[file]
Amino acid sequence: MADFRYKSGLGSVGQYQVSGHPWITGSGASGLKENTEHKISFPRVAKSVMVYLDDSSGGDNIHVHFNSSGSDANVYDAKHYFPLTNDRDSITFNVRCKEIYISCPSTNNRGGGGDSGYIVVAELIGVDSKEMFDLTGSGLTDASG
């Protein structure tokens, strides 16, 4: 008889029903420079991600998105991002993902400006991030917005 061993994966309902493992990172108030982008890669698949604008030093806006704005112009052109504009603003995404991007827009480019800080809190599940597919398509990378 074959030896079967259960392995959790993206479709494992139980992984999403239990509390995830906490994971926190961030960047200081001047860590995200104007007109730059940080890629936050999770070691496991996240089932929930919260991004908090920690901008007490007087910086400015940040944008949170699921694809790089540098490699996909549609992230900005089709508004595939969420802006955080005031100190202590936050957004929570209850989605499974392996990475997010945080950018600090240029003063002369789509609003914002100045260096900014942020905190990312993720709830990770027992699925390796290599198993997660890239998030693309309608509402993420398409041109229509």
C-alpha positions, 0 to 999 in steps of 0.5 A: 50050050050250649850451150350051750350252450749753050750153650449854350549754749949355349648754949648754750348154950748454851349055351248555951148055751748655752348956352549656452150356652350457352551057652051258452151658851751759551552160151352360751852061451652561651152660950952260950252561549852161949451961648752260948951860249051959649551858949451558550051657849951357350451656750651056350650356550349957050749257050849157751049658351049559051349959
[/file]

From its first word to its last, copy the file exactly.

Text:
Amino acid sequence: MADFRYKSGLGSVGQYQVSGHPWITGSGASGLKENTEHKISFPRVAKSVMVYLDDSSGGDNIHVHFNSSGSDANVYDAKHYFPLTNDRDSITFNVRCKEIYISCPSTNNRGGGGDSGYIVVAELIGVDSKEMFDLTGSGLTDASG
């Protein structure tokens, strides 16, 4: 008889029903420079991600998105991002993902400006991030917005 061993994966309902493992990172108030982008890669698949604008030093806006704005112009052109504009603003995404991007827009480019800080809190599940597919398509990378 074959030896079967259960392995959790993206479709494992139980992984999403239990509390995830906490994971926190961030960047200081001047860590995200104007007109730059940080890629936050999770070691496991996240089932929930919260991004908090920690901008007490007087910086400015940040944008949170699921694809790089540098490699996909549609992230900005089709508004595939969420802006955080005031100190202590936050957004929570209850989605499974392996990475997010945080950018600090240029003063002369789509609003914002100045260096900014942020905190990312993720709830990770027992699925390796290599198993997660890239998030693309309608509402993420398409041109229509």
C-alpha positions, 0 to 999 in steps of 0.5 A: 50050050050250649850451150350051750350252450749753050750153650449854350549754749949355349648754949648754750348154950748454851349055351248555951148055751748655752348956352549656452150356652350457352551057652051258452151658851751759551552160151352360751852061451652561651152660950952260950252561549852161949451961648752260948951860249051959649551858949451558550051657849951357350451656750651056350650356550349957050749257050849157751049658351049559051349959